Scope of Key Function Committees

Quality Assurance and Ethics

The Quality and Ethics Committee will review site reports annually to ensure that VTEU personnel are up to date with the relevant certifications and trainings and report the findings to the SOGC. These evaluation processes will strengthen our sites and ensure that all personnel have the required competencies so that they are able to perform the highest quality research. Specific planned activities include the intent to:

  • Ensure the master template for QMP is modified to encompass DDE.
  • Establish correct governance and plan for quality management.
  • Provide guidance on implementation of sIRB.
  • Provide guidance on how IRB review will be conducted for international sites, in particular for multi-site international.
  • Provide guidance on IRB review for single site study (if appropriate).
  • Discuss use of IRBs (sIRB vs site) for international studies.
  • Discuss fiscal responsibility for Lab QA/QC.
  • Develop template consent document.

Performance Evaluation

Through the Performance Evaluation Committee, the SOGC establishes standards of performance for the LOC, the COU, the LOU including LG laboratories, the SDSU; and the VTEUs and other protocol-specific Clinical Research Sites (CRSs). Staff of the COU will work with the LOC Performance Committee to monitor study metrics and data completeness at each site and to develop metrics for site performance.  It is anticipated that these metrics will include local regulatory approval times, study enrollment, study startup time, data completeness, compliance with protocol requirements, data quality, protocol deviations, demographics of study enrollees, lost to follow-up rates, study closeout intervals, and any other items or metrics decided by the COU leadership and the LOC. Diversity and inclusion need to be part of measurement and feedback. Having baseline metrics is important in measuring this, and some of the measurements may have to be geographically specific.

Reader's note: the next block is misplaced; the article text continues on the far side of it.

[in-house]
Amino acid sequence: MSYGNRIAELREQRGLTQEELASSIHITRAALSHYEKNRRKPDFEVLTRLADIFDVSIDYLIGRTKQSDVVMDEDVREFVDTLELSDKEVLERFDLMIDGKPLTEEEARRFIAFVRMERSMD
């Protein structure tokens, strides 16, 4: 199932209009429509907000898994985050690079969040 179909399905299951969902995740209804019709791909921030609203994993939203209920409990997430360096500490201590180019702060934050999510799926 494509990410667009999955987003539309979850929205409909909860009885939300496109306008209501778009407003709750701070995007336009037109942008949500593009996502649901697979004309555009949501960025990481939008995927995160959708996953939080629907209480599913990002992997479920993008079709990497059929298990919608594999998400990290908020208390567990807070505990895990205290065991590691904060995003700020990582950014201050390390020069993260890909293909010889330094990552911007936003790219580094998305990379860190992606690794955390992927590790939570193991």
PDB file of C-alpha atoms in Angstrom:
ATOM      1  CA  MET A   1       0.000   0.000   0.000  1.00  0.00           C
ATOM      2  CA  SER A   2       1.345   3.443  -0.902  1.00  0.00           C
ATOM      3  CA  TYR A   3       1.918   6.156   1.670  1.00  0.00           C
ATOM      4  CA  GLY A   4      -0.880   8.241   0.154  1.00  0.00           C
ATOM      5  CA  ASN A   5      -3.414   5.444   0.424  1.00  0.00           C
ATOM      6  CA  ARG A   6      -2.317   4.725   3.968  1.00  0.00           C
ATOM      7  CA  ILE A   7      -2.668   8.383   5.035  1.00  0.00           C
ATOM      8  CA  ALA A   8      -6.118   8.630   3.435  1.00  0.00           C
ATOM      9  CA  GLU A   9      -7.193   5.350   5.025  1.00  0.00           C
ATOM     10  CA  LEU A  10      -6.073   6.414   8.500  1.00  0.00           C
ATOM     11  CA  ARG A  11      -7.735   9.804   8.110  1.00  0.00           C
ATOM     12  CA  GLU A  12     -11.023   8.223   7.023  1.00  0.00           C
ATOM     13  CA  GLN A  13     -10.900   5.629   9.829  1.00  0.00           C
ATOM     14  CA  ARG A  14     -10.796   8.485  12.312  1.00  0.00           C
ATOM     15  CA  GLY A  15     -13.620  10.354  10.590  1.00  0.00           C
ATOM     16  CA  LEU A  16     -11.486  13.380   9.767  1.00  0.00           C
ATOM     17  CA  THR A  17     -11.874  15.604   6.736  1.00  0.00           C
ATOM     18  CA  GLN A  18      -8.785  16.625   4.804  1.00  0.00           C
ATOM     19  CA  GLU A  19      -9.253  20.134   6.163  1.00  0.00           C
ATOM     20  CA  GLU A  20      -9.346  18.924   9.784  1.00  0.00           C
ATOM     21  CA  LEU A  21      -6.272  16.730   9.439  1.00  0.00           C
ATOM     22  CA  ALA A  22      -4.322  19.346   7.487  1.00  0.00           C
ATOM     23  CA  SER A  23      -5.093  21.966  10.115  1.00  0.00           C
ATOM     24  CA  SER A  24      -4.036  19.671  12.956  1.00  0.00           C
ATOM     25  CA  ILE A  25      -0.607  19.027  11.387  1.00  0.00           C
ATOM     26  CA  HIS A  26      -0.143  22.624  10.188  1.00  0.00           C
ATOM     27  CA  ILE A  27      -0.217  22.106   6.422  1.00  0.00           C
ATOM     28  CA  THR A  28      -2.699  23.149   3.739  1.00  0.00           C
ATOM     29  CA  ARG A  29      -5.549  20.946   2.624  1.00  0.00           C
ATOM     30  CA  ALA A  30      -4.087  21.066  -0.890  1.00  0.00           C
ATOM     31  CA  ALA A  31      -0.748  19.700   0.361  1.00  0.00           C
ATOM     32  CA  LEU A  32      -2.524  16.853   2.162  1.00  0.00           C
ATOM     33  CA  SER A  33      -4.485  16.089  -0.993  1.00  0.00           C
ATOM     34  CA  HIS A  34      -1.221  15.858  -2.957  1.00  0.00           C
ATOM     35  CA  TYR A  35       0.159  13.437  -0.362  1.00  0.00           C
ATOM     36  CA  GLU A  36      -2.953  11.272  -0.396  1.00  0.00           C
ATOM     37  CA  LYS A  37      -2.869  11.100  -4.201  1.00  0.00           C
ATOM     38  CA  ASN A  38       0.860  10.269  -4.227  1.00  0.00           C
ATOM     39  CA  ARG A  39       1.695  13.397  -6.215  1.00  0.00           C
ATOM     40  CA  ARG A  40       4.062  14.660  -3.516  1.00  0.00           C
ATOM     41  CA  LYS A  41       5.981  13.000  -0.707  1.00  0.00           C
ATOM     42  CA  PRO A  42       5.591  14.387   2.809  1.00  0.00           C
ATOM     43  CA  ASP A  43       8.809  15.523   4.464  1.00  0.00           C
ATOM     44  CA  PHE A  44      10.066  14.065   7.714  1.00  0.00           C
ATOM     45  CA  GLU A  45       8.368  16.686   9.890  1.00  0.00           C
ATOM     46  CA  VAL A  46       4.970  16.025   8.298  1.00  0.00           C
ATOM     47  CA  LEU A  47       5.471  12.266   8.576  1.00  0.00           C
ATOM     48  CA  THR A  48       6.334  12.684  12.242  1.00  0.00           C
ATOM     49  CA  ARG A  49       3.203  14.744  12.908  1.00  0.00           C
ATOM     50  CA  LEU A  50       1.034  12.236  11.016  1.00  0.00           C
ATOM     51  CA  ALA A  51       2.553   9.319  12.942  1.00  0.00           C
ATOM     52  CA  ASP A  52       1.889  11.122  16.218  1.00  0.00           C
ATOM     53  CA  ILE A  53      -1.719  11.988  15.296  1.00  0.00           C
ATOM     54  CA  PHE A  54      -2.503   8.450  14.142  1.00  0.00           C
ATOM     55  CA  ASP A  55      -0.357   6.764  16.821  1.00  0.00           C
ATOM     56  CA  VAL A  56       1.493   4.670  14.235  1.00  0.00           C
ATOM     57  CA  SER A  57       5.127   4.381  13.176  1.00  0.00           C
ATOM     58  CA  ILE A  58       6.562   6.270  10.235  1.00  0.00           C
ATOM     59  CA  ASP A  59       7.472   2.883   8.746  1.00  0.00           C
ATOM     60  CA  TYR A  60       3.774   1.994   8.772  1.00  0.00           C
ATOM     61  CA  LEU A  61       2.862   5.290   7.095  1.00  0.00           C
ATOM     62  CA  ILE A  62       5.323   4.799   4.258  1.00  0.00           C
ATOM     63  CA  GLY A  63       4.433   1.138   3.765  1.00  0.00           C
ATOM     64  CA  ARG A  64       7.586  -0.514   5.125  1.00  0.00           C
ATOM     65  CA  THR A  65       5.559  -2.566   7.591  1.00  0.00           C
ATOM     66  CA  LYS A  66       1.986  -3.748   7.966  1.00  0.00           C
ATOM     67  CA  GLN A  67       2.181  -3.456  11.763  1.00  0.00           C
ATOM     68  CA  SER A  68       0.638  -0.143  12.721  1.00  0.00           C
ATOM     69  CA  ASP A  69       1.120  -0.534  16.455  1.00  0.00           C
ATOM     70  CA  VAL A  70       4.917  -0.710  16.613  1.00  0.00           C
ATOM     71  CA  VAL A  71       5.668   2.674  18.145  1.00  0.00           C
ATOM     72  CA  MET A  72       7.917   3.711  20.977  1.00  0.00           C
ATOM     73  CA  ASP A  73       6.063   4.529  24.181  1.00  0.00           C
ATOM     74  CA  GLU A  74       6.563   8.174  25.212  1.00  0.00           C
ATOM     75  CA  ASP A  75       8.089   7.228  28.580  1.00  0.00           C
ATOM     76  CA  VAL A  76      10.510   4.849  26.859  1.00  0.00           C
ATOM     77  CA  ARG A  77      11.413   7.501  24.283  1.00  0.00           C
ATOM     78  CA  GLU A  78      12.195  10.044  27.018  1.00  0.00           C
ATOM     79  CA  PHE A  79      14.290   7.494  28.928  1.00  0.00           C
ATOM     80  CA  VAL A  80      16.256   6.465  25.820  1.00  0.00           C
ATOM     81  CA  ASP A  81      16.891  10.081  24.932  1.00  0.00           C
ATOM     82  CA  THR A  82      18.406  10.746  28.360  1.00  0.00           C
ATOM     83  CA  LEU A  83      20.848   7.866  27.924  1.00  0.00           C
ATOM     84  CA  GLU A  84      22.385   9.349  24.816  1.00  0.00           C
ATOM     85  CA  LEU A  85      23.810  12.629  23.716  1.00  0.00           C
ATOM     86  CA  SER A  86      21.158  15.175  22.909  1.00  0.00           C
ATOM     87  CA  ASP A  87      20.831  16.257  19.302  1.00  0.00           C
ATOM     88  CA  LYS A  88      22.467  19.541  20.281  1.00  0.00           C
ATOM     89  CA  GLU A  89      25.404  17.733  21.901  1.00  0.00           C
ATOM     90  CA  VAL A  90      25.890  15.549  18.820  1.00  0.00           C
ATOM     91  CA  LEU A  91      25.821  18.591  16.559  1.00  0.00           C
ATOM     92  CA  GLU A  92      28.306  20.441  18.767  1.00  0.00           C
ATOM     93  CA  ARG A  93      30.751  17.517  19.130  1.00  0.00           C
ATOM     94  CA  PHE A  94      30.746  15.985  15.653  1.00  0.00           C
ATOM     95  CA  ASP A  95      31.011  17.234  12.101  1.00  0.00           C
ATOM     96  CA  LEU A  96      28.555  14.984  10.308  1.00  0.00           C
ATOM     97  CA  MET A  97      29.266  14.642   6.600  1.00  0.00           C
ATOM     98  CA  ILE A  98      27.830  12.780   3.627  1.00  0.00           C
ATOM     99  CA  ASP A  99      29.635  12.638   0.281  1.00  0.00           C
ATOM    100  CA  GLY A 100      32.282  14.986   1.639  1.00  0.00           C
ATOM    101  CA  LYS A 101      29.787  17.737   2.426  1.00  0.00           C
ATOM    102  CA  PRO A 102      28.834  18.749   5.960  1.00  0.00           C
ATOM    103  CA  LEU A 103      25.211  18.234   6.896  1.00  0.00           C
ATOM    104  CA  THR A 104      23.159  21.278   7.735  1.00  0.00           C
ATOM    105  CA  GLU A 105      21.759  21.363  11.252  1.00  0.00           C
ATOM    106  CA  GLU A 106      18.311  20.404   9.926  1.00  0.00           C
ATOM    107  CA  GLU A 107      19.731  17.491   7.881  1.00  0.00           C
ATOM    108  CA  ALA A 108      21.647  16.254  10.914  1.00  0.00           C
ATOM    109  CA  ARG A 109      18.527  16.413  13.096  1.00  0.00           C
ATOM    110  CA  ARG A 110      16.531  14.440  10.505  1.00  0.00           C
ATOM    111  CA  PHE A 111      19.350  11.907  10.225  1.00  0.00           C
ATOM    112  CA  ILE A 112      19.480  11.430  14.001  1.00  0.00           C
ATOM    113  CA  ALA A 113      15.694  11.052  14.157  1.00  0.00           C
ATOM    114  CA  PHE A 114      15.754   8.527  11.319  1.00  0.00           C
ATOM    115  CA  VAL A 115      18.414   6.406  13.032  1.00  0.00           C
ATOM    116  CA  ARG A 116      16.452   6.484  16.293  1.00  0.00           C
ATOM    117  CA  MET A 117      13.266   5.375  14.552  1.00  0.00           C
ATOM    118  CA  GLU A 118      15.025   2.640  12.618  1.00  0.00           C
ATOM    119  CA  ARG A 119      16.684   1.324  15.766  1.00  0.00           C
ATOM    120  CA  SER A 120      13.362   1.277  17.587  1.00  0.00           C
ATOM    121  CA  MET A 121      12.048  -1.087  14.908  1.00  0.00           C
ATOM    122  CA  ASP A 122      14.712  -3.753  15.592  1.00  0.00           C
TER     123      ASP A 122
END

There’s overlap between QA and performance evaluations, the latter being more high-level oversight rather than individual metrics. Performance Evaluation Committee activities are intended to include:

  • Meaningful reporting with feedback.
  • Timely reporting of lab evaluation results.
  • Site-specific staff training evaluation
  • Site-specific report cards with rankings (opportunity to improve), particularly on studies conducted across the entire VTEU network (in which evaluations can be standardized).
  • Multidisciplinary evaluation teams.
  • Annual PI/coordinators meeting rotating at VTEU sites.